Rockingham Johnny Benson and James Ince and Short Pitting

(Sunday Feb 27, 2000 Rockingham, N.C.) - You can't blame ...

(Sunday Feb 27, 2000 Rockingham, N.C.) - You can't blame #10 Lycos Pontiac driver Johnny Benson and his Tyler Jet Motorsports crew chief James Ince if they were worn out after Sunday's 400-mile NASCAR Winston Cup race at Rockingham.

They were relieved.

It wasn't relief from action on the track that led to Benson's 14th-place finish. Instead, Ince, Benson and most of the crew spent long periods during the race holding their breath the flagman wouldn't throw a yellow caution flag.

"We short pitted a lot and whenever you do that you just pray to God that there won't be a yellow flag," said Ince after the race in which short pitting played a role three times in keeping Benson on or close to the lead lap and in contention during the 3-hour race.

Short pitting means pitting the car about 10 to 25 laps before the leaders. At Rockingham new tires can mean almost a second a lap or 10 mph quicker. You lose 20 seconds getting in and out of the pits but you can make it up on the track by running faster than competitors on old tires. Over a long green flag run if you short pit you can gain a few seconds on the competitors.

Short pitting is sometimes a good strategy or in Sunday's case for the Lycos team it was a necessity.

"The main reason we brought Johnny in today was to make some changes to the handling of the car," said Ince. "If we had stayed out longer like the others we would have lost a lot of ground. In a perfect world we wouldn't have short pitted as much. But we did what we had to do today and it worked."

Short pitting fails when the caution flag falls after you stopped for tires and before have time to make up the lost ground with fresh tires. At Rockingham that usually means losing two laps to the leaders.

"That's something I tried not to think about," said Benson. "Whenever I came out of the pits James would say drive that thing as hard as you can but don't be the reason for a yellow. I think they were holding their breath in the pits."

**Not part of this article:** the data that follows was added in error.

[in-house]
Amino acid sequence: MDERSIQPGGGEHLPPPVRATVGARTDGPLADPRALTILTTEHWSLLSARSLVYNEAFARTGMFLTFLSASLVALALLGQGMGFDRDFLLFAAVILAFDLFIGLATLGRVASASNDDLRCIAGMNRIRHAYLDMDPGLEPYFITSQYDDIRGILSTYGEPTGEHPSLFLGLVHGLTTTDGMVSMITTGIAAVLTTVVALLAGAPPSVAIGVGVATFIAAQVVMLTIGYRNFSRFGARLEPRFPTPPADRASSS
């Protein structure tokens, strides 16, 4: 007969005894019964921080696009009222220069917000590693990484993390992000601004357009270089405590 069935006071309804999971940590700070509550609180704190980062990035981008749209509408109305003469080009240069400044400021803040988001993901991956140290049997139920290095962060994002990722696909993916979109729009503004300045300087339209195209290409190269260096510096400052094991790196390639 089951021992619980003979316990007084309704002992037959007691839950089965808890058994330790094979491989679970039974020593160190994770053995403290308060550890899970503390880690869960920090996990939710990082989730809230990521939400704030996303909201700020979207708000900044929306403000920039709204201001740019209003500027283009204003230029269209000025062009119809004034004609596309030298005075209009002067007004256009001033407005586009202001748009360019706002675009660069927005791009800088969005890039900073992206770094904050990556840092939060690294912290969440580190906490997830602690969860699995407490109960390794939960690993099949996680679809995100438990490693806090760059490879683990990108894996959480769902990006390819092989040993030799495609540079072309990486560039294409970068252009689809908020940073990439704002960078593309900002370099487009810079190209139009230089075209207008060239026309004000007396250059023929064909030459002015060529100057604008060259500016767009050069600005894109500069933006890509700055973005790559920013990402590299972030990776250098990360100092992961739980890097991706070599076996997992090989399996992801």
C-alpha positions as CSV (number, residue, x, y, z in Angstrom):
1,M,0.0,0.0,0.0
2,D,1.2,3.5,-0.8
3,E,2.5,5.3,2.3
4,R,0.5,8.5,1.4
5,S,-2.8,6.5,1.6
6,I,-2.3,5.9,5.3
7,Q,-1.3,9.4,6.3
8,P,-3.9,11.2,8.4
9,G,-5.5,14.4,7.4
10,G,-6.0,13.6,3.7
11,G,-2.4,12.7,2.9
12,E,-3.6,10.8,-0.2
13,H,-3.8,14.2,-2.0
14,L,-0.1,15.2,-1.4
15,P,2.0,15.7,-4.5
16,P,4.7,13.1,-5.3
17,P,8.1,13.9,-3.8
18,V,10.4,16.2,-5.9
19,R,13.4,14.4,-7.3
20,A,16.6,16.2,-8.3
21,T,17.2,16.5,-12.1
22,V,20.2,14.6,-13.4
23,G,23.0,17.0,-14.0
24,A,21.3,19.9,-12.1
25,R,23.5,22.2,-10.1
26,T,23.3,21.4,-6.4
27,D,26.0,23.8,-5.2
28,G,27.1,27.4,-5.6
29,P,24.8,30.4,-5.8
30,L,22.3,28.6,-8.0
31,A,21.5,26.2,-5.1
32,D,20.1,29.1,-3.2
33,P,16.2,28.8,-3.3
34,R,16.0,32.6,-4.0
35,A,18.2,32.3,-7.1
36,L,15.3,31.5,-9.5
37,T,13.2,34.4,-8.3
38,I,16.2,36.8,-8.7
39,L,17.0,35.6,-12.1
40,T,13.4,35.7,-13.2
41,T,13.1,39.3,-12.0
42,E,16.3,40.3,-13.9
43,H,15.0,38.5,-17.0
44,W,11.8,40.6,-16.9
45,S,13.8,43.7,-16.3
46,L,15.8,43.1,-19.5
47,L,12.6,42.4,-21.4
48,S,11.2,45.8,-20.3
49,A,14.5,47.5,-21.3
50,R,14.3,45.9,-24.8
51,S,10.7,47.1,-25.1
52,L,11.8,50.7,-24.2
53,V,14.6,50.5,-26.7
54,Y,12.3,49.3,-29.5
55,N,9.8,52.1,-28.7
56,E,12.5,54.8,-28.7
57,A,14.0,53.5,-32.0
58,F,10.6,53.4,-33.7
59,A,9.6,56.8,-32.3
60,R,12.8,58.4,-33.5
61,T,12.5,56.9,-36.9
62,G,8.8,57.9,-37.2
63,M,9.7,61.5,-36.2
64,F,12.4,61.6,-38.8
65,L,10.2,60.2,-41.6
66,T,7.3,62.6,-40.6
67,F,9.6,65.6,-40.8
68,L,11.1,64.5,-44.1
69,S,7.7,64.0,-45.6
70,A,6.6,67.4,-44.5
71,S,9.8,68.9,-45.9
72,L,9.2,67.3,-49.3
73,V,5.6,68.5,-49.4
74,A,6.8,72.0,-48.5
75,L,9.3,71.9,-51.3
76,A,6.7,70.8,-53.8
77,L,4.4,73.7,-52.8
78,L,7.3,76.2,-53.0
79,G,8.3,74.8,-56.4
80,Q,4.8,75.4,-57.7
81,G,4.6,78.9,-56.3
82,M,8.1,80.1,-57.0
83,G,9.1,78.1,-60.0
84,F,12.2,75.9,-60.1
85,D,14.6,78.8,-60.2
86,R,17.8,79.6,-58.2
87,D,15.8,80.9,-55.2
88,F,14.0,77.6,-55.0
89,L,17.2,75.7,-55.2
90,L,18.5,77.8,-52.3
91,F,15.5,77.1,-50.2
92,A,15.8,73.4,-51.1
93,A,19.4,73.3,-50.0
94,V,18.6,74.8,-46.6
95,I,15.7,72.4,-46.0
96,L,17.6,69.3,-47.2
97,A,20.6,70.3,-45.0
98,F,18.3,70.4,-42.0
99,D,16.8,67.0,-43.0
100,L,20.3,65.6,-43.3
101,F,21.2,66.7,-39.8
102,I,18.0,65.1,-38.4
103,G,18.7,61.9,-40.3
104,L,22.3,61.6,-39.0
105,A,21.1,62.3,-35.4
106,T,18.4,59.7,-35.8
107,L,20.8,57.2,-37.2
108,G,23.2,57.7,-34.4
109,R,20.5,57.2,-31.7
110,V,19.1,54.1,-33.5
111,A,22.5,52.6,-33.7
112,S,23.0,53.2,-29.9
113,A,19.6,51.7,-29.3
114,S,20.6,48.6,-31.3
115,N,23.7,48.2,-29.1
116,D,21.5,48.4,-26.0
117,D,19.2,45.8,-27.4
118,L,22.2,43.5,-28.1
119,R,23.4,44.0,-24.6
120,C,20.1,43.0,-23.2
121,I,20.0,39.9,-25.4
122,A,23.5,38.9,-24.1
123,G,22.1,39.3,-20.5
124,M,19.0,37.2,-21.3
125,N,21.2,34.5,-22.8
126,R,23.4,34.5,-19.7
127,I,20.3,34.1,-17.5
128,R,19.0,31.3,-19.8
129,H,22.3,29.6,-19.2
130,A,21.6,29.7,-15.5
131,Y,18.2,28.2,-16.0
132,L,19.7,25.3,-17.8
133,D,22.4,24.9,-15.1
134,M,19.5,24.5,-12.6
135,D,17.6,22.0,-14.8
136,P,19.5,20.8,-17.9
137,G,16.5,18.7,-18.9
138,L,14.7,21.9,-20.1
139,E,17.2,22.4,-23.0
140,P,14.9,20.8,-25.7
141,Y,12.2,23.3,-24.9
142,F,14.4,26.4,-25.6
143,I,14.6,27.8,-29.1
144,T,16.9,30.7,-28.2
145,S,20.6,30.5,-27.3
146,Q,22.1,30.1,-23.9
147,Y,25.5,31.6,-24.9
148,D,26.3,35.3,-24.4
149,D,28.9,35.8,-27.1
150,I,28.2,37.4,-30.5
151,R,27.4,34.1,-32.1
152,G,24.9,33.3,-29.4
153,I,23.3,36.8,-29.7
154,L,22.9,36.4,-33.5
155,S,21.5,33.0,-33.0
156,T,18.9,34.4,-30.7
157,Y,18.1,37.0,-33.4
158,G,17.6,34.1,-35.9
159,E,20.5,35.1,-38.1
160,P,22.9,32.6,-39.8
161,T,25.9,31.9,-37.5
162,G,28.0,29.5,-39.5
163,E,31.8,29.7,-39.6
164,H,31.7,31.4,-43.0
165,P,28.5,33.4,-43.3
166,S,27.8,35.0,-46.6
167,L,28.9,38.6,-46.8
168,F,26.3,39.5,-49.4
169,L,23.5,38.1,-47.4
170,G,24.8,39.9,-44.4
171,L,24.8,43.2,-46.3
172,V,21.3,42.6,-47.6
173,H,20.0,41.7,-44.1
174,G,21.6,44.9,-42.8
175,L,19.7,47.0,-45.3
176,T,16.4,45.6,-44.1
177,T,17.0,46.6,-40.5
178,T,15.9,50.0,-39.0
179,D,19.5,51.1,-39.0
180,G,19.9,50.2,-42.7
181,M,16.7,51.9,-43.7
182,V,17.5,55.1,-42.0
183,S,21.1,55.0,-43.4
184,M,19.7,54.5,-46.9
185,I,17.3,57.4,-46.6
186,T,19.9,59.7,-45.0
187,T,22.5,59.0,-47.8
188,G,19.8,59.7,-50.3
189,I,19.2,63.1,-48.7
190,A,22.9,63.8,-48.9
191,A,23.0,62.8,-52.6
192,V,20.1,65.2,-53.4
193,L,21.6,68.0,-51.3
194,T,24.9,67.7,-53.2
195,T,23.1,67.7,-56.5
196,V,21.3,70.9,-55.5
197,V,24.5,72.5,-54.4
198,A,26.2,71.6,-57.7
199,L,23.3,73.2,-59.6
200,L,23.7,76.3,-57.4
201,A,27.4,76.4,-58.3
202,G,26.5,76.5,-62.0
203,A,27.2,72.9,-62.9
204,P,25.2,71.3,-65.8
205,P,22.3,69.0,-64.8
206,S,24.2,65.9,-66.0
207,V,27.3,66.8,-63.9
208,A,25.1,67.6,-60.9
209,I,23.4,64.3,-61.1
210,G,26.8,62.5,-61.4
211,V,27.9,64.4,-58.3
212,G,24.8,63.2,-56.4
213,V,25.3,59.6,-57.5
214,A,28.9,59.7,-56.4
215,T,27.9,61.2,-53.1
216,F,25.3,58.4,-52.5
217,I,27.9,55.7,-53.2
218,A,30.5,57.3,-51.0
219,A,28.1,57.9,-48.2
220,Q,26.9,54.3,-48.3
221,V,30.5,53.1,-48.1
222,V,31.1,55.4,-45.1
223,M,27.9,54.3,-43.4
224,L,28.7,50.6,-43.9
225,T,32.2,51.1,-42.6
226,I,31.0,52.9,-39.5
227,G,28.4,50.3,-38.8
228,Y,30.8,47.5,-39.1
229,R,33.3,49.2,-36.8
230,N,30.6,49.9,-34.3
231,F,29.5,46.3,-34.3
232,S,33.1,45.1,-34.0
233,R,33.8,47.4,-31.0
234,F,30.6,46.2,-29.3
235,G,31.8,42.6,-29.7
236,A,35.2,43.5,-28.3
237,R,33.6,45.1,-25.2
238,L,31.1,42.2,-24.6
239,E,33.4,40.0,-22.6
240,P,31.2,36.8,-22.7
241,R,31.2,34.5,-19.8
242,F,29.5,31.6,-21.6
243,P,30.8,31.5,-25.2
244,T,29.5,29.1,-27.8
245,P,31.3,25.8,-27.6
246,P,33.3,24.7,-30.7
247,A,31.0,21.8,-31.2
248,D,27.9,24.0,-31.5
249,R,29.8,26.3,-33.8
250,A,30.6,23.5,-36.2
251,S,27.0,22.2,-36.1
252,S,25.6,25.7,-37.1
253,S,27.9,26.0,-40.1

Fortunately the yellow flag never fell at an inopportune time for the Tyler Jet Motorsports team. Benson moved as high as 10th and fell as low as 20th during the pit sequencing but when the checkered flag flew he had climbed to 14th.

"That's about what we deserved today," Benson said. "We started pretty far back in the field (34th) and had to work hard all day."

Bobby Labonte took the lead away from Ward Burton, on lap 281 and led the remaining 113 circuits to win at Rockingham for the first time in his career. Dale Earnhardt finished second.

Benson finished two laps behind Labonte, but he said Sunday's race at the North Carolina Speedway was a good first step for he and his new crew chief and their young team.

"This is a good starting point for our team. Last week at Daytona we finished 12th and led a bunch of laps and today we persevered, took a few chances and walked out of here with a pretty decent finish," Benson said. "James and I have a good idea now on what we need to work on so when we return here later in the year we will be pretty good."

And maybe when they return in October, Ince and Benson will enjoy a more comfortable day. Maybe even breathe a little.

Benson and Ince's gambling paid off Sunday which is a good omen as the NASCAR Winston Cup teams head to Las Vegas for Sunday's 400-mile race.

Write a comment
Show comments
About this article
Series NASCAR Cup
Drivers Dale Earnhardt , Ward Burton , Bobby Labonte , Johnny Benson